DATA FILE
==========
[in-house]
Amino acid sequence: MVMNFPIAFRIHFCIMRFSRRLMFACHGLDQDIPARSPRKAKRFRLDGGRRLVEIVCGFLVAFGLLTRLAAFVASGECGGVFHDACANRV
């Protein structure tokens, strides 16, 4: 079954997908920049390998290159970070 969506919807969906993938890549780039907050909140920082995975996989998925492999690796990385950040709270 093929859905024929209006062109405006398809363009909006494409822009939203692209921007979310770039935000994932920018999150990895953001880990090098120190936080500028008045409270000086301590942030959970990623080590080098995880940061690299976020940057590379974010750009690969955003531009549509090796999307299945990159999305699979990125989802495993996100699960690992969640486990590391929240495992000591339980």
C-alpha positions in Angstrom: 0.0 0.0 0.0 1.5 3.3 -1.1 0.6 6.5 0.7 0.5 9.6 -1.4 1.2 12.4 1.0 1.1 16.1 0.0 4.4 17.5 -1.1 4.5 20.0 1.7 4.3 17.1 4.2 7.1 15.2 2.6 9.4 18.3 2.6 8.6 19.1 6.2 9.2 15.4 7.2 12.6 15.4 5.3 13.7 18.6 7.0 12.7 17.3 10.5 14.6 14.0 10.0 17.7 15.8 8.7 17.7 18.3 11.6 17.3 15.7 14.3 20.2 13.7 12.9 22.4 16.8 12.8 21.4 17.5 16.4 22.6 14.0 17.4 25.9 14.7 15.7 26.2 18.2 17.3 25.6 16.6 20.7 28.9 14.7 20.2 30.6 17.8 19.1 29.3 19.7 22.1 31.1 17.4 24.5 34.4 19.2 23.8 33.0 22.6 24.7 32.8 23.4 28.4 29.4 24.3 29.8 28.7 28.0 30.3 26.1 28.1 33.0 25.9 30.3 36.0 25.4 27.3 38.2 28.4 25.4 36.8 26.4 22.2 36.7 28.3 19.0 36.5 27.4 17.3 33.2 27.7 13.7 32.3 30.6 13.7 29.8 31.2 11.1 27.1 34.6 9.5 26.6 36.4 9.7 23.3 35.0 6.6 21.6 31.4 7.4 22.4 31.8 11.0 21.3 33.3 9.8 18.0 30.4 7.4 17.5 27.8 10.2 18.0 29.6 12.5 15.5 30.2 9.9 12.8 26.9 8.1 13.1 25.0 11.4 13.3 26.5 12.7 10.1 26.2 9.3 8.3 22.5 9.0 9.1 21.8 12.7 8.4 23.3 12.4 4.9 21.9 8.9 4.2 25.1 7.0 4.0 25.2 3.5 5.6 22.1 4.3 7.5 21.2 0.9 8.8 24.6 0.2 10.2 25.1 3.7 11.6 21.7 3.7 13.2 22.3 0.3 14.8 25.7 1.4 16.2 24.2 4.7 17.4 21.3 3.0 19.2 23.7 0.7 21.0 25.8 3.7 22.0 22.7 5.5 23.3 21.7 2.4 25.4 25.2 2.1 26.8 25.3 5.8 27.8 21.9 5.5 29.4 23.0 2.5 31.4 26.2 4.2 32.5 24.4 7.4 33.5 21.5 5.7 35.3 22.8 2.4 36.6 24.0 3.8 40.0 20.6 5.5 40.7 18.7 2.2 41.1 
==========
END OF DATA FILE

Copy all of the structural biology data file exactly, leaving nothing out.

[in-house]
Amino acid sequence: MVMNFPIAFRIHFCIMRFSRRLMFACHGLDQDIPARSPRKAKRFRLDGGRRLVEIVCGFLVAFGLLTRLAAFVASGECGGVFHDACANRV
């Protein structure tokens, strides 16, 4: 079954997908920049390998290159970070 969506919807969906993938890549780039907050909140920082995975996989998925492999690796990385950040709270 093929859905024929209006062109405006398809363009909006494409822009939203692209921007979310770039935000994932920018999150990895953001880990090098120190936080500028008045409270000086301590942030959970990623080590080098995880940061690299976020940057590379974010750009690969955003531009549509090796999307299945990159999305699979990125989802495993996100699960690992969640486990590391929240495992000591339980």
C-alpha positions in Angstrom: 0.0 0.0 0.0 1.5 3.3 -1.1 0.6 6.5 0.7 0.5 9.6 -1.4 1.2 12.4 1.0 1.1 16.1 0.0 4.4 17.5 -1.1 4.5 20.0 1.7 4.3 17.1 4.2 7.1 15.2 2.6 9.4 18.3 2.6 8.6 19.1 6.2 9.2 15.4 7.2 12.6 15.4 5.3 13.7 18.6 7.0 12.7 17.3 10.5 14.6 14.0 10.0 17.7 15.8 8.7 17.7 18.3 11.6 17.3 15.7 14.3 20.2 13.7 12.9 22.4 16.8 12.8 21.4 17.5 16.4 22.6 14.0 17.4 25.9 14.7 15.7 26.2 18.2 17.3 25.6 16.6 20.7 28.9 14.7 20.2 30.6 17.8 19.1 29.3 19.7 22.1 31.1 17.4 24.5 34.4 19.2 23.8 33.0 22.6 24.7 32.8 23.4 28.4 29.4 24.3 29.8 28.7 28.0 30.3 26.1 28.1 33.0 25.9 30.3 36.0 25.4 27.3 38.2 28.4 25.4 36.8 26.4 22.2 36.7 28.3 19.0 36.5 27.4 17.3 33.2 27.7 13.7 32.3 30.6 13.7 29.8 31.2 11.1 27.1 34.6 9.5 26.6 36.4 9.7 23.3 35.0 6.6 21.6 31.4 7.4 22.4 31.8 11.0 21.3 33.3 9.8 18.0 30.4 7.4 17.5 27.8 10.2 18.0 29.6 12.5 15.5 30.2 9.9 12.8 26.9 8.1 13.1 25.0 11.4 13.3 26.5 12.7 10.1 26.2 9.3 8.3 22.5 9.0 9.1 21.8 12.7 8.4 23.3 12.4 4.9 21.9 8.9 4.2 25.1 7.0 4.0 25.2 3.5 5.6 22.1 4.3 7.5 21.2 0.9 8.8 24.6 0.2 10.2 25.1 3.7 11.6 21.7 3.7 13.2 22.3 0.3 14.8 25.7 1.4 16.2 24.2 4.7 17.4 21.3 3.0 19.2 23.7 0.7 21.0 25.8 3.7 22.0 22.7 5.5 23.3 21.7 2.4 25.4 25.2 2.1 26.8 25.3 5.8 27.8 21.9 5.5 29.4 23.0 2.5 31.4 26.2 4.2 32.5 24.4 7.4 33.5 21.5 5.7 35.3 22.8 2.4 36.6 24.0 3.8 40.0 20.6 5.5 40.7 18.7 2.2 41.1 